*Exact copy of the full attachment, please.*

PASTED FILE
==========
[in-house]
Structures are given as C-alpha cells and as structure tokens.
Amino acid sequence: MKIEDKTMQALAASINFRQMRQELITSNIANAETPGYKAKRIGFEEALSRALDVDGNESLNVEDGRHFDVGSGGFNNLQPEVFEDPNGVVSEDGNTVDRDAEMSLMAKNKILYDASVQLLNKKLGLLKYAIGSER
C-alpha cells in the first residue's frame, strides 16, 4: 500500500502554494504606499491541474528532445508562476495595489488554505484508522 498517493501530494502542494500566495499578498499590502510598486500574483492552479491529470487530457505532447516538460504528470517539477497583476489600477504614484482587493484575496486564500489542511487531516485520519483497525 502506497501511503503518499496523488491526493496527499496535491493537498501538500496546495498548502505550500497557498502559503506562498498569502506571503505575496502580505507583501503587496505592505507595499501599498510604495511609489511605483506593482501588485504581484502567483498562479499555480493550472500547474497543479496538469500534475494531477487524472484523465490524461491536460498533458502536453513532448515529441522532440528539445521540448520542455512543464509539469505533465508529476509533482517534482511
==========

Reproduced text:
[in-house]
Structures are given as C-alpha cells and as structure tokens.
Amino acid sequence: MKIEDKTMQALAASINFRQMRQELITSNIANAETPGYKAKRIGFEEALSRALDVDGNESLNVEDGRHFDVGSGGFNNLQPEVFEDPNGVVSEDGNTVDRDAEMSLMAKNKILYDASVQLLNKKLGLLKYAIGSER
C-alpha cells in the first residue's frame, strides 16, 4: 500500500502554494504606499491541474528532445508562476495595489488554505484508522 498517493501530494502542494500566495499578498499590502510598486500574483492552479491529470487530457505532447516538460504528470517539477497583476489600477504614484482587493484575496486564500489542511487531516485520519483497525 502506497501511503503518499496523488491526493496527499496535491493537498501538500496546495498548502505550500497557498502559503506562498498569502506571503505575496502580505507583501503587496505592505507595499501599498510604495511609489511605483506593482501588485504581484502567483498562479499555480493550472500547474497543479496538469500534475494531477487524472484523465490524461491536460498533458502536453513532448515529441522532440528539445521540448520542455512543464509539469505533465508529476509533482517534482511